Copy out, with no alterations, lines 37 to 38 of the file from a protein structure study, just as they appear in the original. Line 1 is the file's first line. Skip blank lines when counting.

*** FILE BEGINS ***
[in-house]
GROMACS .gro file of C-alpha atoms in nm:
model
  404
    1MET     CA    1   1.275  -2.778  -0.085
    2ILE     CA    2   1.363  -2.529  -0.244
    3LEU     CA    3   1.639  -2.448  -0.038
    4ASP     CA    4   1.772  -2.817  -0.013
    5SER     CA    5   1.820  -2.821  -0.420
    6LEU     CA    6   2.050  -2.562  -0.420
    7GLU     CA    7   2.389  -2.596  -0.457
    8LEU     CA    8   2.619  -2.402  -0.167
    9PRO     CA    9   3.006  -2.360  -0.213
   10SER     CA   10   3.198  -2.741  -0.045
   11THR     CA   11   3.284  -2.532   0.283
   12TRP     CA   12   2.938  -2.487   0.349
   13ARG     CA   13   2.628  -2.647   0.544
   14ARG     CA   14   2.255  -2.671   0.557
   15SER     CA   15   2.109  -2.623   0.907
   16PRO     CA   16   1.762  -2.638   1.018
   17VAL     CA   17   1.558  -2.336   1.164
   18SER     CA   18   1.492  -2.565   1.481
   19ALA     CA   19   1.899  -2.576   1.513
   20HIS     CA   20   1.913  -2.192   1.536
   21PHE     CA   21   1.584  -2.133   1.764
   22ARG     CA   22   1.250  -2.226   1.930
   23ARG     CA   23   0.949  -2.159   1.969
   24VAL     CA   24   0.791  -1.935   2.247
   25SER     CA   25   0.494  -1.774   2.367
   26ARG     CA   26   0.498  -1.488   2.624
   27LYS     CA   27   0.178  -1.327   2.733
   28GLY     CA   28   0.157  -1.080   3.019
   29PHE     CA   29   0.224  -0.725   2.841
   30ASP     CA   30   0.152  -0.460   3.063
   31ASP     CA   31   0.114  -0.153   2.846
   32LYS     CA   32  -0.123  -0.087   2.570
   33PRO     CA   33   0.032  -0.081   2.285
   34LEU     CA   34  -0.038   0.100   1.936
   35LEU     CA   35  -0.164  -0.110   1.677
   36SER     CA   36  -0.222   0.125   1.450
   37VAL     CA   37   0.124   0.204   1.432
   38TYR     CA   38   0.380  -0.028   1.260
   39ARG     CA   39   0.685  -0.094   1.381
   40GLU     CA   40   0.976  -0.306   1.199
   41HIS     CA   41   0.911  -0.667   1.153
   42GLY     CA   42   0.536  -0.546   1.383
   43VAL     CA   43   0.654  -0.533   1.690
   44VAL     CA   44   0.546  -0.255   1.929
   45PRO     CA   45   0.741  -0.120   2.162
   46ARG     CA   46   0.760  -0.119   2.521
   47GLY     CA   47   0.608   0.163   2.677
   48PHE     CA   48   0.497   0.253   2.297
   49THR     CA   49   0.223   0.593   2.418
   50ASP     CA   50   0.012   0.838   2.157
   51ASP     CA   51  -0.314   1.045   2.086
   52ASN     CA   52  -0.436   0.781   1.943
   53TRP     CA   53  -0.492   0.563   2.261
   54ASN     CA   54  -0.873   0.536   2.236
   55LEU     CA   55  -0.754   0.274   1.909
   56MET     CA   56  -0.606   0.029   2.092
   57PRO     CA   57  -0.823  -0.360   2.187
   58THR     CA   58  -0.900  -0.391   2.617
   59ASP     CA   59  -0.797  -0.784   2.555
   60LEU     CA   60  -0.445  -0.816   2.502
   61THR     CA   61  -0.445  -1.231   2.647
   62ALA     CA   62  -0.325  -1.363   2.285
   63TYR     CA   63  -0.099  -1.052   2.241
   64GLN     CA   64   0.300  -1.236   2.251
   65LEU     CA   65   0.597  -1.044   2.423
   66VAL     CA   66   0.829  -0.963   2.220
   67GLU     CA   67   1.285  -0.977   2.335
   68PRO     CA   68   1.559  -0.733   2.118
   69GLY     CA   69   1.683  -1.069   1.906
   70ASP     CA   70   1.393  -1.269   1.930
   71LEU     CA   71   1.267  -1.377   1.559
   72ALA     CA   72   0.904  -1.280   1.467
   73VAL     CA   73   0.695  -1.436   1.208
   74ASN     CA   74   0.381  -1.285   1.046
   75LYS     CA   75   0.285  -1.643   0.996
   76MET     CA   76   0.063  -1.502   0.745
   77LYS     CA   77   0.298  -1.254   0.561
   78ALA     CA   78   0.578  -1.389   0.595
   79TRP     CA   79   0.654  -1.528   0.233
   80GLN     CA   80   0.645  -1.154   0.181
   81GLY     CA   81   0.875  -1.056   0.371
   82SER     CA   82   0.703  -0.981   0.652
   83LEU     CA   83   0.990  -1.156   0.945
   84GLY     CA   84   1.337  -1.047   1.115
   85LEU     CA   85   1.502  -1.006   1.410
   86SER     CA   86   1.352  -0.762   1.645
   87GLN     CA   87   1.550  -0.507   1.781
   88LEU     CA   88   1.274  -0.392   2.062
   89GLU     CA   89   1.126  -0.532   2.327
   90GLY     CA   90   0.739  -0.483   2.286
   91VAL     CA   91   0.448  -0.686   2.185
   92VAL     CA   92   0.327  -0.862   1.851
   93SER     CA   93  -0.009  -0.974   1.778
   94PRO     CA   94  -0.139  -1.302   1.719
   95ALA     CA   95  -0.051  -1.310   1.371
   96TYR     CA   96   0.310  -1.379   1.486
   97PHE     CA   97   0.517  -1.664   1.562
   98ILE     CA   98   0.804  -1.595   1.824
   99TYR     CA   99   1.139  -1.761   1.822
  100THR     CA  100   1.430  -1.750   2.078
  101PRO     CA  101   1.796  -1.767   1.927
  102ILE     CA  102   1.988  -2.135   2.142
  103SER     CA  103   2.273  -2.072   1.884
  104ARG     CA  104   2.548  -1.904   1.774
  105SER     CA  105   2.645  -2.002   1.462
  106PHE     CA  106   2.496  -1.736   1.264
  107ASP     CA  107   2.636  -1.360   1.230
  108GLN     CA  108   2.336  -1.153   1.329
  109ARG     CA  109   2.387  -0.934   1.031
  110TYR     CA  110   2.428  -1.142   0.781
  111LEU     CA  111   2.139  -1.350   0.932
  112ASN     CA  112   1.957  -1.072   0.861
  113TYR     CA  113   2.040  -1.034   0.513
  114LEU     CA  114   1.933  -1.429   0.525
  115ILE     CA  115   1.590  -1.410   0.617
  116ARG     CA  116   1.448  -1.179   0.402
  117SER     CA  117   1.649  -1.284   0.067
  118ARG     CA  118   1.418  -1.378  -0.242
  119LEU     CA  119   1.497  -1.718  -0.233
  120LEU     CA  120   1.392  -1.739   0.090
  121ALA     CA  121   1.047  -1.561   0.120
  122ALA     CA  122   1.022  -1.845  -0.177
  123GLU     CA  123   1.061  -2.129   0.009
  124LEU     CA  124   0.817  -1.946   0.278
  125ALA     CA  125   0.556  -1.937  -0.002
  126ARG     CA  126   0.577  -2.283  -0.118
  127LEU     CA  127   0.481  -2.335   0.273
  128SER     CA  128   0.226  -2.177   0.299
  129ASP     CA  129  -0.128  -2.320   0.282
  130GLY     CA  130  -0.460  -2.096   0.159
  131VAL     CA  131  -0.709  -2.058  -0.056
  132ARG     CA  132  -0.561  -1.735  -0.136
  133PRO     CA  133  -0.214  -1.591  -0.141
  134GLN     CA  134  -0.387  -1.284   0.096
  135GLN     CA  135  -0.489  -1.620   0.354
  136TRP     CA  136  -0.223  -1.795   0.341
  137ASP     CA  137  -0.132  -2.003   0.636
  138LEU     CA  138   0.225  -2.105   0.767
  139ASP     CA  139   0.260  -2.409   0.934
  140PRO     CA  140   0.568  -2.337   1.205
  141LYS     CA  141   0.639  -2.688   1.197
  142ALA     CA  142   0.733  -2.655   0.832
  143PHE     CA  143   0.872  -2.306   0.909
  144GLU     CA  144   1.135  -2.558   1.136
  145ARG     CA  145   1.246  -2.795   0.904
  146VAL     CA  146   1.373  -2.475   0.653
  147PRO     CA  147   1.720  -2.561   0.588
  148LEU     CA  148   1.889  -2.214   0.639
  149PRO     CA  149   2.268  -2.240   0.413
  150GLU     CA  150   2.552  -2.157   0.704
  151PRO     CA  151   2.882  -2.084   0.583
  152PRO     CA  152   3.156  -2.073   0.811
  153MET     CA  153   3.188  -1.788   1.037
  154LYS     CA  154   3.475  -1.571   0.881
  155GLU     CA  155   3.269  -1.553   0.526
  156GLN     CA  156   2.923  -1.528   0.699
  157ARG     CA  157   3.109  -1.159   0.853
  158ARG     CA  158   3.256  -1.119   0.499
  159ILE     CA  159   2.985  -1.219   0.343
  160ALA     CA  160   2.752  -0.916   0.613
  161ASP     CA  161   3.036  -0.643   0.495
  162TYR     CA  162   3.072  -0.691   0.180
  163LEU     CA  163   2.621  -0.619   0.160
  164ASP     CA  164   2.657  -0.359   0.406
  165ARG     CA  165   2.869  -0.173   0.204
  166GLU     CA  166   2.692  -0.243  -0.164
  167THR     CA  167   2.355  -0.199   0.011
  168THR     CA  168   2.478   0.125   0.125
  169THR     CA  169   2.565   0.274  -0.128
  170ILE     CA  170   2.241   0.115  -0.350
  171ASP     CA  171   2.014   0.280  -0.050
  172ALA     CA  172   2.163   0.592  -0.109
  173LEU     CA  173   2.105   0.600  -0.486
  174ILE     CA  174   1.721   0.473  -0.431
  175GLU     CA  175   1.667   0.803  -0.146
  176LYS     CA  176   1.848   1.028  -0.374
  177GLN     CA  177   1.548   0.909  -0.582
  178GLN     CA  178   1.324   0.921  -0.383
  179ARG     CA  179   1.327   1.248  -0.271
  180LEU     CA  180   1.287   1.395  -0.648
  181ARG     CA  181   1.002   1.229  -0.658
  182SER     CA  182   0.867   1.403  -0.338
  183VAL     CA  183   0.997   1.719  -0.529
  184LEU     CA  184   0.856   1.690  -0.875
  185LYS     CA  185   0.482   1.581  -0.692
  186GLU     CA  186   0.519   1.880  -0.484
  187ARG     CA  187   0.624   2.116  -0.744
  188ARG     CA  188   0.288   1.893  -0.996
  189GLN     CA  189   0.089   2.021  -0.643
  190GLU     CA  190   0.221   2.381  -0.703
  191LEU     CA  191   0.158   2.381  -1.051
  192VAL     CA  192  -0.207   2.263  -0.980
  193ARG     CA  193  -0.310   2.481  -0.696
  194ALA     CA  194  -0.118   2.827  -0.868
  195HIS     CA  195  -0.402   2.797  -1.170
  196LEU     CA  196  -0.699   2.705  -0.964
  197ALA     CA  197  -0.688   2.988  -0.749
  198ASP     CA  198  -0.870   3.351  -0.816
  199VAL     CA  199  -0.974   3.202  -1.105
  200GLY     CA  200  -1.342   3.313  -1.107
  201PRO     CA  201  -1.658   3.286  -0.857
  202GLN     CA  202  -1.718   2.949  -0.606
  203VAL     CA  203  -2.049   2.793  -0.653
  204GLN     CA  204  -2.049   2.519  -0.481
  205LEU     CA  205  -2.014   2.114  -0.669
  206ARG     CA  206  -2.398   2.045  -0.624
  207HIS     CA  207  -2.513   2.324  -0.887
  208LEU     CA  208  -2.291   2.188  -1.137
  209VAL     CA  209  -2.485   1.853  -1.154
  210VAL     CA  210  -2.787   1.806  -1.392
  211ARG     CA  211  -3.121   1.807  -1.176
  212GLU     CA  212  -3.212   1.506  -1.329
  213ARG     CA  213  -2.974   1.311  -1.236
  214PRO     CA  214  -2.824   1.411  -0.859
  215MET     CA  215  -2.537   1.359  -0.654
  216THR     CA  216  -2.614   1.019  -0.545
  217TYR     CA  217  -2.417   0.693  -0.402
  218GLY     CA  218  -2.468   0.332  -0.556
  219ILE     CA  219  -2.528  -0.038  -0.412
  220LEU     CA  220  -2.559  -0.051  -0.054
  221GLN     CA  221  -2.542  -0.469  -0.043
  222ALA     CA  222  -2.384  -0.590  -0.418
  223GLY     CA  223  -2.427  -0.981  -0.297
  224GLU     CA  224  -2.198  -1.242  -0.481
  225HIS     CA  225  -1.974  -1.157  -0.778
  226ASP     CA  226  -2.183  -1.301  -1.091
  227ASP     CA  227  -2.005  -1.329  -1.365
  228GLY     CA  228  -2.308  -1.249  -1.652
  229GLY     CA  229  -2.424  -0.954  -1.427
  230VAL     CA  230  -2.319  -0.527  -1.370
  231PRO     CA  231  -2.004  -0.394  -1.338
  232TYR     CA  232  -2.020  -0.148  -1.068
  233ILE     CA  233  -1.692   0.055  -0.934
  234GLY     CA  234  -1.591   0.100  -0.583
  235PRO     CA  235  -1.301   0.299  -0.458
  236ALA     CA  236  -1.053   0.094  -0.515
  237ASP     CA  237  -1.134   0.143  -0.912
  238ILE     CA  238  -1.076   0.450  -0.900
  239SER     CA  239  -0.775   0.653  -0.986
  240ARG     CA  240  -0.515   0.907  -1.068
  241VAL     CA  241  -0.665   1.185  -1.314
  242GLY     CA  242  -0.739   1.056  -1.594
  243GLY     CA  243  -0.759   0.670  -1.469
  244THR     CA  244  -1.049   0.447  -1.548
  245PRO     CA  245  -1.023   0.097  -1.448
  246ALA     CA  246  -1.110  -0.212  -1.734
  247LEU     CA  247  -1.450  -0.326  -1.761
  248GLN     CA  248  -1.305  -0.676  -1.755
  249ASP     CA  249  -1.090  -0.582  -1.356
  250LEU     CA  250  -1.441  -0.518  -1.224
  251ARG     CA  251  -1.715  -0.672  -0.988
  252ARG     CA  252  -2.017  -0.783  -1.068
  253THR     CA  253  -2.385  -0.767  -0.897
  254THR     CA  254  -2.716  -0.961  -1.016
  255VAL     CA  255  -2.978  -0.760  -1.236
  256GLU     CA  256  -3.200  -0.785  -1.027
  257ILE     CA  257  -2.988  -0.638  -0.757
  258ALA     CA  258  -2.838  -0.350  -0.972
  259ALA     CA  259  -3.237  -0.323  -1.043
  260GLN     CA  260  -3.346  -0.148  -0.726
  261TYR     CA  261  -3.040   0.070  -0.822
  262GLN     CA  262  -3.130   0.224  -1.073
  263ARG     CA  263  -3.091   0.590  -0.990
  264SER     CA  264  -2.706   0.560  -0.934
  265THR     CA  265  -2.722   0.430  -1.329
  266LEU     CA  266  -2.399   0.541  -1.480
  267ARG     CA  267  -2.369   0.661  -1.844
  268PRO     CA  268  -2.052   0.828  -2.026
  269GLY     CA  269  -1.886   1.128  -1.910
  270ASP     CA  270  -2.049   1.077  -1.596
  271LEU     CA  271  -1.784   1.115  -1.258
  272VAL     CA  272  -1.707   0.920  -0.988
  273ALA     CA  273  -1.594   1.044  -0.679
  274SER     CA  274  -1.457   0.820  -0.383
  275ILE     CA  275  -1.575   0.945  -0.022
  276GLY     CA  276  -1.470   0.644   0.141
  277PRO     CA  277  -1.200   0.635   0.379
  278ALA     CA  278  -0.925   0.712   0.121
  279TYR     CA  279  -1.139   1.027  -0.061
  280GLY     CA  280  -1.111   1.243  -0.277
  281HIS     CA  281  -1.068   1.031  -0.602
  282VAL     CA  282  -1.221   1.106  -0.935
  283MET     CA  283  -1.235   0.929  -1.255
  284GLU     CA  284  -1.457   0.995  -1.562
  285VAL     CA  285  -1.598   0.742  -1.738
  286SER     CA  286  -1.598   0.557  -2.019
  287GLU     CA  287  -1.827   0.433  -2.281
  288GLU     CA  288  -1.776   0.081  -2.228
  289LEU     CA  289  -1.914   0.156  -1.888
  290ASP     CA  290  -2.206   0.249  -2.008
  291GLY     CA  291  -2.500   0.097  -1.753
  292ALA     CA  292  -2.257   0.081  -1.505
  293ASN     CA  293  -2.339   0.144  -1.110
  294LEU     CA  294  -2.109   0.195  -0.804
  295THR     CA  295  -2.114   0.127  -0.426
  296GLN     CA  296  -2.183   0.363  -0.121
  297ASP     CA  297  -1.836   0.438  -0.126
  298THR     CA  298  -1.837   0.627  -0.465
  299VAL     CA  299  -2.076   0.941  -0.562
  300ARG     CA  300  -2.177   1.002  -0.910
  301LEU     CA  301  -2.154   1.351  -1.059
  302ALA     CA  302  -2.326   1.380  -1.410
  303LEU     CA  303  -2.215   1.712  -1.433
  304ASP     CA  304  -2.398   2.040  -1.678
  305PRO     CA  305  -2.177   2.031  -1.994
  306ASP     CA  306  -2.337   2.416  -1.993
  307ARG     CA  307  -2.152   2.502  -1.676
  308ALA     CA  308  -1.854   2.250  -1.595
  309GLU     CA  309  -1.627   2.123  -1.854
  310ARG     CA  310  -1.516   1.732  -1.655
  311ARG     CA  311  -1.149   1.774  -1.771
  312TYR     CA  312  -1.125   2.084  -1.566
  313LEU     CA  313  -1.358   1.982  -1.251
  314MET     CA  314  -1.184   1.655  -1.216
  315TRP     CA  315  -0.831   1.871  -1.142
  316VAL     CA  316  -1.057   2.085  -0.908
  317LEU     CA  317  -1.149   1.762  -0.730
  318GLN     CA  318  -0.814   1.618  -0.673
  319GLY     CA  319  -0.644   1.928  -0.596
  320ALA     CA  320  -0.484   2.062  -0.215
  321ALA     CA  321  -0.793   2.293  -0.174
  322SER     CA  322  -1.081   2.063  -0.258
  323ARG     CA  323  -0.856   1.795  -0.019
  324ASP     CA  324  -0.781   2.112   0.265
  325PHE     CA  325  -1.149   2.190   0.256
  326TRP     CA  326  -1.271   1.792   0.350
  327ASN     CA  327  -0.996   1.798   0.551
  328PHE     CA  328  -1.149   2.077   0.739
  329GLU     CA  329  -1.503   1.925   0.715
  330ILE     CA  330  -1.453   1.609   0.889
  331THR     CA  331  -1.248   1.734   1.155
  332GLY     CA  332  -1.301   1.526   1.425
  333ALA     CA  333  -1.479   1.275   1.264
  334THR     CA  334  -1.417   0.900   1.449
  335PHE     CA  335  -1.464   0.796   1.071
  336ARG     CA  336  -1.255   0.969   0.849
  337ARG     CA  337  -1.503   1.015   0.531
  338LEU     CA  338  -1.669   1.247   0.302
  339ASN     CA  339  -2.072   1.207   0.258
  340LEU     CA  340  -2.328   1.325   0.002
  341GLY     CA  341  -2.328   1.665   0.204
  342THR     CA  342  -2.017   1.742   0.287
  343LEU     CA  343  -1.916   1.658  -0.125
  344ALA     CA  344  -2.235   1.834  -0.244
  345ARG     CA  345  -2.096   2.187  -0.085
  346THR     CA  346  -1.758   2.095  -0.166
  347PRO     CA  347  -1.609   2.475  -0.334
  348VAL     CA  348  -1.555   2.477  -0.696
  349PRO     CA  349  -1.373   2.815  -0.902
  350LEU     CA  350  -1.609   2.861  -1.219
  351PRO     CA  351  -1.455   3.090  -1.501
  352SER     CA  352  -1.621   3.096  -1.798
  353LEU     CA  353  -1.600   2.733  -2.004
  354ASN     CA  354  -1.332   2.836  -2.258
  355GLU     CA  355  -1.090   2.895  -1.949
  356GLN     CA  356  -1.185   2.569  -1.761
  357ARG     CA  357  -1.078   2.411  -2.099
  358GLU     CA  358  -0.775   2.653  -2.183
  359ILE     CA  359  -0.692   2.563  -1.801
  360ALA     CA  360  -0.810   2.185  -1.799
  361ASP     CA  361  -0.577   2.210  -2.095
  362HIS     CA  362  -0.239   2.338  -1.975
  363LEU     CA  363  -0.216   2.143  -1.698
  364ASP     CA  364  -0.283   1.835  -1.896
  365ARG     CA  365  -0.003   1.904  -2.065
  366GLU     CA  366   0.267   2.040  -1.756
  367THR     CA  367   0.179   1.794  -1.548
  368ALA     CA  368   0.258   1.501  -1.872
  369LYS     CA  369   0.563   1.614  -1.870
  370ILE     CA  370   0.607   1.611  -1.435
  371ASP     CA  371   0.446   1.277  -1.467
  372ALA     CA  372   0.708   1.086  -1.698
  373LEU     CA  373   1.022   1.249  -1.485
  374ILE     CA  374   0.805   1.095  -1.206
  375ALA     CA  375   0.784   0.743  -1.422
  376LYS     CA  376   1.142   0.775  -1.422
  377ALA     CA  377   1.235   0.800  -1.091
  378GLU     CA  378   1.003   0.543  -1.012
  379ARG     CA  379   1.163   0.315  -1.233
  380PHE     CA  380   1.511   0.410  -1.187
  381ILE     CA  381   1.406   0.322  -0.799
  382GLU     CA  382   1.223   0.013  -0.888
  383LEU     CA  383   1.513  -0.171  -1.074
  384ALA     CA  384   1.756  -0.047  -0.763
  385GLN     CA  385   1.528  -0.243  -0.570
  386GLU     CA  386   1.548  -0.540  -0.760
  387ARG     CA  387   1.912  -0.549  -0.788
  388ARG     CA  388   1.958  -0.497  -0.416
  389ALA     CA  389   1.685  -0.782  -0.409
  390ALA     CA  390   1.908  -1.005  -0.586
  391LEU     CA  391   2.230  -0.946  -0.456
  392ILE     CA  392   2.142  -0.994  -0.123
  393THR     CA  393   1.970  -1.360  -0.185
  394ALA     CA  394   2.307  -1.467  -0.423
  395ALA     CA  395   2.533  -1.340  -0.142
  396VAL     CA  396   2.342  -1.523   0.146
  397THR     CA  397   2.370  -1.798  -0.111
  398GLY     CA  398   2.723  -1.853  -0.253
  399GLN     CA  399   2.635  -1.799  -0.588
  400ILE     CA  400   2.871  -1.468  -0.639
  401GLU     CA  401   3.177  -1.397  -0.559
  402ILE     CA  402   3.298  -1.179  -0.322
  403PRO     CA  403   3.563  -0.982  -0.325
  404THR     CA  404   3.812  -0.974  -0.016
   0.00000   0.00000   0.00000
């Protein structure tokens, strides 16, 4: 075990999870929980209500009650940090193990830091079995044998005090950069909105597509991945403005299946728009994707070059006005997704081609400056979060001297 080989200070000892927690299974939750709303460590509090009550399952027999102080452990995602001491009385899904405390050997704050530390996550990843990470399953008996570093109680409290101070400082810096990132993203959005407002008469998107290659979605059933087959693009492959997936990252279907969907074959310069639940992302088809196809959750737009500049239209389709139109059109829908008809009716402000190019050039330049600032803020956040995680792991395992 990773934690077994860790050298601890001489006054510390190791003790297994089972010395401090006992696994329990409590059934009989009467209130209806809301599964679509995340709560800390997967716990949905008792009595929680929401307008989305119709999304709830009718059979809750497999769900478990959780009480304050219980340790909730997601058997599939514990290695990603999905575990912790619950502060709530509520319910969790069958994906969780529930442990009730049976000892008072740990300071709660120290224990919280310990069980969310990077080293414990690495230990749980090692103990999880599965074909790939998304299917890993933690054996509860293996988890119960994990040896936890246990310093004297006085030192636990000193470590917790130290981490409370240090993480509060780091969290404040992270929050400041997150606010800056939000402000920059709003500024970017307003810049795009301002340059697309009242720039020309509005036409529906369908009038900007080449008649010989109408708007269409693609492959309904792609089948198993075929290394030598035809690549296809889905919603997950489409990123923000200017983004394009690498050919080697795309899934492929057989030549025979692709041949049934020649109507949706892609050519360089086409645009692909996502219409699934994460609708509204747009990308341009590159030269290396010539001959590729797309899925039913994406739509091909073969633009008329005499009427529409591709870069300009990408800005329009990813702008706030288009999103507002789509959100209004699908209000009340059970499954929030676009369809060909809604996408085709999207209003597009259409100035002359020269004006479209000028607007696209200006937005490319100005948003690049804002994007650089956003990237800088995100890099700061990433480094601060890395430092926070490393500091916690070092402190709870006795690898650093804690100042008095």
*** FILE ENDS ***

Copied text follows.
   33PRO     CA   33   0.032  -0.081   2.285
   34LEU     CA   34  -0.038   0.100   1.936